Other factors to consider will be internal anomalies in statements or possible collusion between witnesses. An element of triangulation of the data will be required - the investigator is looking to detect where dubious connections indicate a weakness in evidence, or conversely where consistent evidence is noticeable across a number of different sources, including documentary evidence. 

It is important to compare and contrast evidence from different sources: Which parts of the evidence consistently support the view that the events in question occurred and which indicate that it did not occur. Once this is done, the weight or value of each part of the evidence can be assessed.    

writing up the analysis

Those new to workplace investigations can sometimes become daunted by the task of reporting on findings made. It is important to be clear about the methodology, about the manner in which the evidence was handled and how you have arrived at your findings. 

Take a methodical approach, which will assist your own thinking as well as allow any reader a logical progression through the document. Some organisations will require the report to be set out in a particular manner and it is important to ascertain if this is the case.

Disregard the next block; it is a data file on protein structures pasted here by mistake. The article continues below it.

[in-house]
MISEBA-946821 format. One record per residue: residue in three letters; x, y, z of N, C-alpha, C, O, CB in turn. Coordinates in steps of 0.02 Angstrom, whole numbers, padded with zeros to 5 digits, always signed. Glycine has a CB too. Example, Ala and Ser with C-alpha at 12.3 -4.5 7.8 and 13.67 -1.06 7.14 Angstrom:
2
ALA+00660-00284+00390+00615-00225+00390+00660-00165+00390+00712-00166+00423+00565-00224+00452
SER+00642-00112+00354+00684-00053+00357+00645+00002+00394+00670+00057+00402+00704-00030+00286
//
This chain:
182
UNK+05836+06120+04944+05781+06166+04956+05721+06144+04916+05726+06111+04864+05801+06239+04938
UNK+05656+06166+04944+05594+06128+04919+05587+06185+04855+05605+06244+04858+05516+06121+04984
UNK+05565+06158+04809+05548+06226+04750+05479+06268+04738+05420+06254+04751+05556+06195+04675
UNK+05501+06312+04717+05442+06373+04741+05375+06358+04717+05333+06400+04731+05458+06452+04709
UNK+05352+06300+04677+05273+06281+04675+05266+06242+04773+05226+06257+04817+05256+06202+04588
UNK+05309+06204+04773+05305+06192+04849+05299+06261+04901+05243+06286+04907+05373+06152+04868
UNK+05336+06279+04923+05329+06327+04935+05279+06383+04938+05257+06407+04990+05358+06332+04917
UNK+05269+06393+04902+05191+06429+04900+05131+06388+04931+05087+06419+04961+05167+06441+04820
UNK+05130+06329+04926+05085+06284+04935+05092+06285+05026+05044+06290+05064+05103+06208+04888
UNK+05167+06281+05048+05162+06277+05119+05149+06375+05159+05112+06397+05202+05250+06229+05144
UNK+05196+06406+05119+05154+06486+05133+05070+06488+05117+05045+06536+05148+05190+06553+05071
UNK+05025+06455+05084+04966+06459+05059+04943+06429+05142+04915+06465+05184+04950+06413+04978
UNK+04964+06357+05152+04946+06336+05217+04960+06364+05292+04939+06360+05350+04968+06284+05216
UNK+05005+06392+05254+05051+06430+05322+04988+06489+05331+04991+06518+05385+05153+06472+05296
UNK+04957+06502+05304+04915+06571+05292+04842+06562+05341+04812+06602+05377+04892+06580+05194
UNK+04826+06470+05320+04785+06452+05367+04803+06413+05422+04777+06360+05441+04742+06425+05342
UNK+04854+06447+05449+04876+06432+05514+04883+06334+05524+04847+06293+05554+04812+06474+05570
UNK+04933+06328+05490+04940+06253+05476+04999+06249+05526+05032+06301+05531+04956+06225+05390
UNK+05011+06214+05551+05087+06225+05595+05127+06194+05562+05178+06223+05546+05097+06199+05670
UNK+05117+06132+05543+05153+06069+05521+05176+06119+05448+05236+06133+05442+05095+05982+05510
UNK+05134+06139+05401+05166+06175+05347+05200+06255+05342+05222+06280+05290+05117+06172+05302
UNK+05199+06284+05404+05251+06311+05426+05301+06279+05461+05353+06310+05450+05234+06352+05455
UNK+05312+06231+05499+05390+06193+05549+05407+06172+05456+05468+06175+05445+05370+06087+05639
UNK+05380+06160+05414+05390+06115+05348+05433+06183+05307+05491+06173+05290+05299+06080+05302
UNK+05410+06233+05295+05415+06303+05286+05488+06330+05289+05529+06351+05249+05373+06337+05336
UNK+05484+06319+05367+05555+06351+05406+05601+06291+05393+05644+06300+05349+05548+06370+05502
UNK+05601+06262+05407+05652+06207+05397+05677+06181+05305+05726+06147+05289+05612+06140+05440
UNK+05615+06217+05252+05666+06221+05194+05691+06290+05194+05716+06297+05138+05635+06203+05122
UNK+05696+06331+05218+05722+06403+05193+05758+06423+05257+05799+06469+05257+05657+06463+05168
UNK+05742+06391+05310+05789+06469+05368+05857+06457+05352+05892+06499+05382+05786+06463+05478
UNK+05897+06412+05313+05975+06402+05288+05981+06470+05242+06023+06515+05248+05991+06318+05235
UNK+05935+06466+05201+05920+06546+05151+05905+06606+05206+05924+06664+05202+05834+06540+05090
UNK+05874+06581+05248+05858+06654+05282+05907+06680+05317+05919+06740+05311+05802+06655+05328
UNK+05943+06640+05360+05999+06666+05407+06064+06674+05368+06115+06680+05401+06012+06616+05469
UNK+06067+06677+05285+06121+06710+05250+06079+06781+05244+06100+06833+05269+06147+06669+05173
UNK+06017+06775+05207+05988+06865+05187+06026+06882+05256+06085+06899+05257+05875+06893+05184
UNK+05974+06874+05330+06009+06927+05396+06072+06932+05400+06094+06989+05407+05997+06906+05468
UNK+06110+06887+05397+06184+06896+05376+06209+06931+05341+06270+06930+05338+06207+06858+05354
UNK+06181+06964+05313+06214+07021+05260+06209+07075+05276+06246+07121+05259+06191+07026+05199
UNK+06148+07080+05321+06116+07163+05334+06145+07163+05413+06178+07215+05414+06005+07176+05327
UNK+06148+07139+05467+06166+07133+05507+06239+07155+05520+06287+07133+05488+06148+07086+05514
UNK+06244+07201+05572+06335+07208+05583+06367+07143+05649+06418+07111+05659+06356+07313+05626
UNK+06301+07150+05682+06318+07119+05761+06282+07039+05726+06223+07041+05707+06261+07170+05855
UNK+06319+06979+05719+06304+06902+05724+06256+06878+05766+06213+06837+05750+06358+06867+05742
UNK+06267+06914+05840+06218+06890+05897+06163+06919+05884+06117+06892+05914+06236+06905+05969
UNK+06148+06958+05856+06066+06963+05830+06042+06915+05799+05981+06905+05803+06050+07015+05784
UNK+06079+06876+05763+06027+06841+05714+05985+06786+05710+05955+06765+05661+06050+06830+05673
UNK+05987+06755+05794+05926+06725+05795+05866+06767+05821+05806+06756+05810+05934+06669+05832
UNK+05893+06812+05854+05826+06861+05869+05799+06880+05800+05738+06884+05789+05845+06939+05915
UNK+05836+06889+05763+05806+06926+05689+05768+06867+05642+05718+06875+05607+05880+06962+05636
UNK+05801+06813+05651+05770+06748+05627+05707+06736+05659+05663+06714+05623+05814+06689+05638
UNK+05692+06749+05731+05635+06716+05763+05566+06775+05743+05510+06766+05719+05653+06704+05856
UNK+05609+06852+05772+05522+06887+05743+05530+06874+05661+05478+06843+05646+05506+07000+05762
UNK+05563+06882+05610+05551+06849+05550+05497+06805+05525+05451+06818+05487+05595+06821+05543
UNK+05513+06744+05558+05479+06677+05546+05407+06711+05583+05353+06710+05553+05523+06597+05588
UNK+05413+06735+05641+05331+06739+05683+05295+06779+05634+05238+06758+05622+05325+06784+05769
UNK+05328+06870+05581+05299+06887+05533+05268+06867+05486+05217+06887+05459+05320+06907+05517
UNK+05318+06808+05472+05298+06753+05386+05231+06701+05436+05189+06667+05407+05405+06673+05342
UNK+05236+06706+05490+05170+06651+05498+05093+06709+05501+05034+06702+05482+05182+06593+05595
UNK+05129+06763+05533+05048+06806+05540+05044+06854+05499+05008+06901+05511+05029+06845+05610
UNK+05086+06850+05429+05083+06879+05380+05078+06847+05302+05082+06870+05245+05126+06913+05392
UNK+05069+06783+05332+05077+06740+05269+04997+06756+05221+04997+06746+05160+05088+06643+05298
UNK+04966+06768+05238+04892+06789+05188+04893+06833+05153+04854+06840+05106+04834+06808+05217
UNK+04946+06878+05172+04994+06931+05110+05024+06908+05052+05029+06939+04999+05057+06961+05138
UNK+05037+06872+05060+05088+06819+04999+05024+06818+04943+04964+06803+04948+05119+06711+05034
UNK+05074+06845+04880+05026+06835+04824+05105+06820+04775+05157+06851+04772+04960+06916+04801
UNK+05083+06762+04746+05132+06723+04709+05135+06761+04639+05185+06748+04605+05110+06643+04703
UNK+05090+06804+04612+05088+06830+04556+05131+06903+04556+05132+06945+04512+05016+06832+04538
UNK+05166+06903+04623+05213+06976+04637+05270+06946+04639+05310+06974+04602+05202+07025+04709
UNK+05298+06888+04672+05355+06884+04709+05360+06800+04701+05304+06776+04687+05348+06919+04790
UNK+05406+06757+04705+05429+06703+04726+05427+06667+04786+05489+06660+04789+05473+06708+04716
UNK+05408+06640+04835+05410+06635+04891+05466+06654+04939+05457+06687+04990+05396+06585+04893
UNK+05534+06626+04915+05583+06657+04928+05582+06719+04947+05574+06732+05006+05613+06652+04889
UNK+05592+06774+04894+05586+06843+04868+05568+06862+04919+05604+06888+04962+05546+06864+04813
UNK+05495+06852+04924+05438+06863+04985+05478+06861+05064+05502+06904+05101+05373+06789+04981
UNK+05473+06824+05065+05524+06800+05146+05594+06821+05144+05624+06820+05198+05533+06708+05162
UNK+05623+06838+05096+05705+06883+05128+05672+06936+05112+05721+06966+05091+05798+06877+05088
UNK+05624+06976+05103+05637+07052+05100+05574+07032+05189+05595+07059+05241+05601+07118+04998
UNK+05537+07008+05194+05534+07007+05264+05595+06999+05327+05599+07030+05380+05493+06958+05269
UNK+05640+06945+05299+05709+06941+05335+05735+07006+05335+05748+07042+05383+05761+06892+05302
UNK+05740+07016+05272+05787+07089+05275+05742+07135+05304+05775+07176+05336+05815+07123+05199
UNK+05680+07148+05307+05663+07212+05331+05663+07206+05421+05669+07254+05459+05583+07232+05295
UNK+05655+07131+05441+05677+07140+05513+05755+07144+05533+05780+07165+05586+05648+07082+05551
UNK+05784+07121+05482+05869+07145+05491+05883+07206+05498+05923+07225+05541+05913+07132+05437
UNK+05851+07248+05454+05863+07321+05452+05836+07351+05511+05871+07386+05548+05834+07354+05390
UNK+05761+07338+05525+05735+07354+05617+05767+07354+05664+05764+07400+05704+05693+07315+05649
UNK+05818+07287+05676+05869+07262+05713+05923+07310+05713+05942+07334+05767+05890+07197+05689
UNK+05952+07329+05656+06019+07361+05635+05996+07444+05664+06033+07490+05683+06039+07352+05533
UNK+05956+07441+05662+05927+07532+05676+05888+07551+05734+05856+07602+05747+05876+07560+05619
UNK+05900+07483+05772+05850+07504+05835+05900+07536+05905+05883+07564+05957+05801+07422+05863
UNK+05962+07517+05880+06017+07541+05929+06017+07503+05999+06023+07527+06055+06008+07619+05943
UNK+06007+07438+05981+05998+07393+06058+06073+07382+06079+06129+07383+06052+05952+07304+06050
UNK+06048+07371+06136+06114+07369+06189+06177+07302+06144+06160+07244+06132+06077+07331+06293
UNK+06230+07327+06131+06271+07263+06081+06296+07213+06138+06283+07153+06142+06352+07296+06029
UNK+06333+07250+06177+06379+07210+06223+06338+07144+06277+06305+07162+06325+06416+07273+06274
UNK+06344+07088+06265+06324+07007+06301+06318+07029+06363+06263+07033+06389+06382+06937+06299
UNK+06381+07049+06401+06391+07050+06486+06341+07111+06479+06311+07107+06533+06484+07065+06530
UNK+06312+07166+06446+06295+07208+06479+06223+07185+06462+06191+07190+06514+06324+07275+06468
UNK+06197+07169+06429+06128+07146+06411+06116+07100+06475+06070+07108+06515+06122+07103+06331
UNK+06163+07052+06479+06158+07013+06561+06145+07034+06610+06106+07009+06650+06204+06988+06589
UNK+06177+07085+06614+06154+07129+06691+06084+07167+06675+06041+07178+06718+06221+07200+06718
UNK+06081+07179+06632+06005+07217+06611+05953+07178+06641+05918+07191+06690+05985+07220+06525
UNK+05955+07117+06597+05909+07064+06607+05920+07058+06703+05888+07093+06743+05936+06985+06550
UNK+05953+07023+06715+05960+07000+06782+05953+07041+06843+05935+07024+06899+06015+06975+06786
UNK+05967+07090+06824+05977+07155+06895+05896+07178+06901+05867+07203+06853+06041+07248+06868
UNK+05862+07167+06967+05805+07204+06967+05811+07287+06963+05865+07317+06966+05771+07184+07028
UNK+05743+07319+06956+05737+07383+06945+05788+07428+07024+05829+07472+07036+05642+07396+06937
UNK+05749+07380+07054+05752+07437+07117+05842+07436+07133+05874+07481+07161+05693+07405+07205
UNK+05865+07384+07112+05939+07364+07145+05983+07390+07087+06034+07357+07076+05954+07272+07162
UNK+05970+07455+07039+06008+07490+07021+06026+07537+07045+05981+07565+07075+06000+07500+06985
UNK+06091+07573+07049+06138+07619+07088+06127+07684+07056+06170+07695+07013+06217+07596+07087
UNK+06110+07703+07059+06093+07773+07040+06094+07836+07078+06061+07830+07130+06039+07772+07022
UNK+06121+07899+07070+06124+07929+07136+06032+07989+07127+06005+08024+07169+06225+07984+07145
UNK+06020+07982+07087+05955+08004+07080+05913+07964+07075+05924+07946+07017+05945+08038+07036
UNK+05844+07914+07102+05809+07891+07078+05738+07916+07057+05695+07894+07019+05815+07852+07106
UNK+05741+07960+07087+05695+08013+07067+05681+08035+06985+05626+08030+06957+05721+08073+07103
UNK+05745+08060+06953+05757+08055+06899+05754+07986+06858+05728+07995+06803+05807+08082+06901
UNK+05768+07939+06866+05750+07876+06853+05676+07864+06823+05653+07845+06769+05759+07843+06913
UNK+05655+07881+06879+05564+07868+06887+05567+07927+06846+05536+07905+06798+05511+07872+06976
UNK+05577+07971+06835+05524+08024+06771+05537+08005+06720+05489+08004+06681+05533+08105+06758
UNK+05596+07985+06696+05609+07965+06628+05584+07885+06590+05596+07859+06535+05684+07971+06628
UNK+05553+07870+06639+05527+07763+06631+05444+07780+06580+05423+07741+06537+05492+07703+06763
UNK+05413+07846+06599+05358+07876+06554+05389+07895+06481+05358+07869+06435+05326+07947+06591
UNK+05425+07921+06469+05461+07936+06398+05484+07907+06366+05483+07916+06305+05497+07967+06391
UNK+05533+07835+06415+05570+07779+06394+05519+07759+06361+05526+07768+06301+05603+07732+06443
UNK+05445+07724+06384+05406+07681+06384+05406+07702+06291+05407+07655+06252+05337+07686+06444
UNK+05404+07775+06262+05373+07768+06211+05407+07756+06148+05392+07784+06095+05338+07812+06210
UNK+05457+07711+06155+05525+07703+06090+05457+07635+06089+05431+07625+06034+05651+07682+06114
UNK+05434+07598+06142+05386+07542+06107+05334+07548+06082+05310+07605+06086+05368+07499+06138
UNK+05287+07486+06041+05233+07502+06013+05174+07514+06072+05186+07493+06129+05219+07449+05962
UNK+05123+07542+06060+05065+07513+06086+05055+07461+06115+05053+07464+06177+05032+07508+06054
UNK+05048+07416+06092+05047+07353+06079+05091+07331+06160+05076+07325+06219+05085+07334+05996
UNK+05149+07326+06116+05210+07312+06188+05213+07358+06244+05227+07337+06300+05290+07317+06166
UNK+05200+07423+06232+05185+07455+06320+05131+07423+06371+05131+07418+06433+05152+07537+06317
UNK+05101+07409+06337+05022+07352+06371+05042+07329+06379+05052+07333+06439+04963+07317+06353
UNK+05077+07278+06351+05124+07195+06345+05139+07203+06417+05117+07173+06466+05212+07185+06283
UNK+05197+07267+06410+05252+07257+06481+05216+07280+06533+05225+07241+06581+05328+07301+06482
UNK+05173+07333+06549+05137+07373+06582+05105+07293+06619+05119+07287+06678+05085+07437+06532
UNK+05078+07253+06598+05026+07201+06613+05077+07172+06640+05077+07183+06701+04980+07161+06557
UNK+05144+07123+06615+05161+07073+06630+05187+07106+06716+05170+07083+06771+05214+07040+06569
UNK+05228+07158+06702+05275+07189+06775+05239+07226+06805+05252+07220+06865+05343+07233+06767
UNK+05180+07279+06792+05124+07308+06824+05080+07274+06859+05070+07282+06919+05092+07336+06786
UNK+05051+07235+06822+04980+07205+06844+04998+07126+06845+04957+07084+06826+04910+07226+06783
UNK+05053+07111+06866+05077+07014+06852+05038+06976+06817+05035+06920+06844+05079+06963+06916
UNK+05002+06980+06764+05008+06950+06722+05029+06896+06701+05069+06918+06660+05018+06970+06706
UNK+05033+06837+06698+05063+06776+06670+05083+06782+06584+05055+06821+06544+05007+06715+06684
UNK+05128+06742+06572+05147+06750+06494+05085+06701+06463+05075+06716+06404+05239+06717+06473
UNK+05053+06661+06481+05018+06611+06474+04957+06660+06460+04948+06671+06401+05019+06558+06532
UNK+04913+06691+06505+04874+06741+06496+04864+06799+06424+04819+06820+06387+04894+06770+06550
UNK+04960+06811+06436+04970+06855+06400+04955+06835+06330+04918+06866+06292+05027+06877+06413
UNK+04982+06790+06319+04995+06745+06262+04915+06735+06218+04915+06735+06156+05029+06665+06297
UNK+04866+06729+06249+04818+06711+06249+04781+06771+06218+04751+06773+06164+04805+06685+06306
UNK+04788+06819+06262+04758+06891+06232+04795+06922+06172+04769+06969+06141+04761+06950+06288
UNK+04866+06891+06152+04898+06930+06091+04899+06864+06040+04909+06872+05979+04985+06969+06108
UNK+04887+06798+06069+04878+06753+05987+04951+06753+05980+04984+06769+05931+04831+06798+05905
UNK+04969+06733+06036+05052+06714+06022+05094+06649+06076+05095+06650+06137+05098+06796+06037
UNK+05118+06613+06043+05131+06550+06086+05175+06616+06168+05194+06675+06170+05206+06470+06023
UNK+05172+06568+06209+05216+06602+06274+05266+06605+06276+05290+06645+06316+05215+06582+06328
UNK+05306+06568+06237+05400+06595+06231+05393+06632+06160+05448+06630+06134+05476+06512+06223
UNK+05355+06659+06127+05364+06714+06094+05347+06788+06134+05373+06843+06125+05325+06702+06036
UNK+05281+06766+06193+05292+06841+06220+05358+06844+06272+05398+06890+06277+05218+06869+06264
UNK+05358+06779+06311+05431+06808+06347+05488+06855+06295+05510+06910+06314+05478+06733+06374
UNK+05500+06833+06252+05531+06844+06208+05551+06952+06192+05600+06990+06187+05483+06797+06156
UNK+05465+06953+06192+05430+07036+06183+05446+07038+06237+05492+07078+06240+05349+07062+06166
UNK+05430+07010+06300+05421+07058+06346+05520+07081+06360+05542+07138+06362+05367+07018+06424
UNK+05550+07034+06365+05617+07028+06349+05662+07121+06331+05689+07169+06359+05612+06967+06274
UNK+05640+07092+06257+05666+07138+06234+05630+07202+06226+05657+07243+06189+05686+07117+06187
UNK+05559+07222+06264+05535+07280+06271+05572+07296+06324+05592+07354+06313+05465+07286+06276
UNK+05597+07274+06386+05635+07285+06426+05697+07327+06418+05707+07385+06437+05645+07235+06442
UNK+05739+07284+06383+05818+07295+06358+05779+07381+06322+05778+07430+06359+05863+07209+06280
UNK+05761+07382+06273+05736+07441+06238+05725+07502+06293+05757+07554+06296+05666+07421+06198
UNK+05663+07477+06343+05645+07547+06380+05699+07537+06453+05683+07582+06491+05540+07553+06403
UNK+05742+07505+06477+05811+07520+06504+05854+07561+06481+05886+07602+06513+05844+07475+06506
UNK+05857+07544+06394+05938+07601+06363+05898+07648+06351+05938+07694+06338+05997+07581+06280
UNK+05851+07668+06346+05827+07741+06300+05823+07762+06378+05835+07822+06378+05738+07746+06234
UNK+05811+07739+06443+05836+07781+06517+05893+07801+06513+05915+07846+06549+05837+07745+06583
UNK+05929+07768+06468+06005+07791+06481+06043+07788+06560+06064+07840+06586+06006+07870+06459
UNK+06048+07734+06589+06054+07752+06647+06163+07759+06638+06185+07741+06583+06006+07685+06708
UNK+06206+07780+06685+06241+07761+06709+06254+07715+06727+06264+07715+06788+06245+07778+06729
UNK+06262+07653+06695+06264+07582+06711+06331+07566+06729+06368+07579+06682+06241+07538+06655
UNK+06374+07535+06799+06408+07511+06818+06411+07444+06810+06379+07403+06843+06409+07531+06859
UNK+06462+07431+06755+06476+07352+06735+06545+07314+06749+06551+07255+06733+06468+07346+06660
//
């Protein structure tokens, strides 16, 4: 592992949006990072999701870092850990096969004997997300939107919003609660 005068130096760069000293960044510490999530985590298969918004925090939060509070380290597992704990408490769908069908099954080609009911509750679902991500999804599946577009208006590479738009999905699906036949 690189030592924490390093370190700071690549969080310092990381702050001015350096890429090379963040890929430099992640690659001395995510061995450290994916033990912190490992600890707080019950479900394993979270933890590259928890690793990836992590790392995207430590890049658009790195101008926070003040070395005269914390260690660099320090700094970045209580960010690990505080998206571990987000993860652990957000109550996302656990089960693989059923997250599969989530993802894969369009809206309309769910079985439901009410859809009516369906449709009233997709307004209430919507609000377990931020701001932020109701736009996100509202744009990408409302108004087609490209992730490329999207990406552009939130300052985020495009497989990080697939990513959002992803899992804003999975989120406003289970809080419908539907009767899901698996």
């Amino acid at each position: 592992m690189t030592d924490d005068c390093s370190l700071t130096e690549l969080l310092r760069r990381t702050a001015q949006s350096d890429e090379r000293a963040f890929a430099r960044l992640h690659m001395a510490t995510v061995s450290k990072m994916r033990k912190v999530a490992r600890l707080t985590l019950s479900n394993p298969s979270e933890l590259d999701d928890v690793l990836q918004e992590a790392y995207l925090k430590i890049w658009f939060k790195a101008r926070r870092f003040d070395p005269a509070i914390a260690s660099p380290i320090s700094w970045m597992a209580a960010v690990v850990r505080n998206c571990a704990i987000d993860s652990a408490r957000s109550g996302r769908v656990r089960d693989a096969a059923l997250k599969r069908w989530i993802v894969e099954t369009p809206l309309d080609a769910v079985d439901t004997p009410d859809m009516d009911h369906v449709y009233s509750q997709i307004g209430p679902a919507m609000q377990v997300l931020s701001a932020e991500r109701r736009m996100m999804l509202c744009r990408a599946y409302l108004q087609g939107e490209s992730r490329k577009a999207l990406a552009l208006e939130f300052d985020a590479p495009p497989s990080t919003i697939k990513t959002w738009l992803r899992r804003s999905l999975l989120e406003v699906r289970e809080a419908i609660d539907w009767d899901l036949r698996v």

Above all - make your findings clear. If your finding is that an event occurred, then state this clearly. It will be necessary to explain why you consider certain claims to be substantiated or where there is insufficient evidence to draw a conclusion on a contended point. This document could well be used in a number of forums including court and tribunal proceedings. It should be a reflection of the fact that the workplace investigation was fair, that all relevant evidence was considered and included, and that findings are based upon well-balanced evidentiary analysis. 

A workplace investigation is a systematic process for establishing facts and circumstances surrounding a complaint or allegation. If you need assistance with conducting an investigation, or would like support in analysing your evidence gathered, WISE provides both supported and full investigation services.